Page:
- Need for smooth rollout critical ahead of Model 3 in 2017
- Shares slump as shipment of 208 SUVs trails some forecasts
Tesla Motors Inc.’s slow rollout of the Model X sport utility vehicle shows the maker of electric cars is emphasizing quality over quantity to protect its brand image after hiccups earlier in 2015.
Following a splashy introduction of the SUV in late September and a backlog of thousands of orders, Tesla went on to deliver 208 Model Xs in the fourth quarter. That’s less than half the 507 it actually built and below some analysts’ projections. One reason, Tesla said Sunday, is that in the early stages of production it will “prioritize quality above all else.”
Tesla may have learned from a fresh, painful lesson: In late October, its shares slid the most in more than two months after Consumer Reports, the product-reviewer that once extolled the virtue of its Model S luxury car, pulled the vehicle from its recommended list because of below-average reliability. The automaker needs to ensure a smooth reception for the SUV ahead of the planned 2017 rollout of the Model 3, a less expensive sedan that’s designed to put the brand finally within reach of the mass consumer.
“It’s important for Tesla to go through these growing pains now so that it can learn and refine its process,” said Jessica Caldwell, an industry analyst at Edmunds.com. “You can bet that there will be many, many more people lining up to buy a Model 3, and Tesla will have far less margin of error to meet those deliveries.”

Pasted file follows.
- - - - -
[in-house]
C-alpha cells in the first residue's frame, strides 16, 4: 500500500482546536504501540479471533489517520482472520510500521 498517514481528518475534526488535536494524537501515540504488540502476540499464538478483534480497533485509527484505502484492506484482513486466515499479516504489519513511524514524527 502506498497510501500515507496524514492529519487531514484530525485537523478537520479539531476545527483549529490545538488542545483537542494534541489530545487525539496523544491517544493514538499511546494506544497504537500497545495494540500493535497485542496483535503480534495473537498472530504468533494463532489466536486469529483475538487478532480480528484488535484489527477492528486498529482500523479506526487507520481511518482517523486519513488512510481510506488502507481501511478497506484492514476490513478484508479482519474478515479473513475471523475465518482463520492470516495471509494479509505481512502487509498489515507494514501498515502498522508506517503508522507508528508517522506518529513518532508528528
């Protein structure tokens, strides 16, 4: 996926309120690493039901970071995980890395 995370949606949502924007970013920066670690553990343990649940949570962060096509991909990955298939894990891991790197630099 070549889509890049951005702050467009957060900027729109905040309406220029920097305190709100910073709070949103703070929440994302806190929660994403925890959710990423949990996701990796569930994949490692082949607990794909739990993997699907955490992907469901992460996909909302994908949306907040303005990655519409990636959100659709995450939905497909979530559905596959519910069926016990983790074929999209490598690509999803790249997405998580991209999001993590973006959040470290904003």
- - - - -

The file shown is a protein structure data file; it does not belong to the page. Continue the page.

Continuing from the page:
The Model 3 is key to the Palo Alto, California-based company’s plan to sell 500,000 cars annually by 2020. The Model S sedan and Model X are produced on a shared assembly line at its factory in nearby Fremont.
Tesla shares slid 6.9 percent -- the most since August -- on Monday, one day after the company said it delivered 17,400 vehicles in the quarter and 50,580 for the year. The annual total was in the low end of the range of 50,000 to 52,000 that Chief Executive Officer Elon Musk projected in November. By comparison Ford Motor Co. sold 65,192 F-series pickup trucks that month alone.
The stock’s decline came amid a broad selloff in the U.S. and other world stock markets on concern about slowing growth in China. That also bears on Tesla, which is counting on China as its newest major market.
Tesla, in its statement on Sunday, said that in the final week of 2015 it was producing SUVs at a daily rate equaling output of about 238 a week. Ben Kallo, an analyst at Robert W. Baird & Co., had estimated Tesla would deliver about 1,000 Model Xs in the fourth quarter.
“We remain on the sidelines until we see further clarity around the Model X ramp and the Model 3 reveal,” Kallo, who rates the shares neutral, wrote in a research note published early Monday.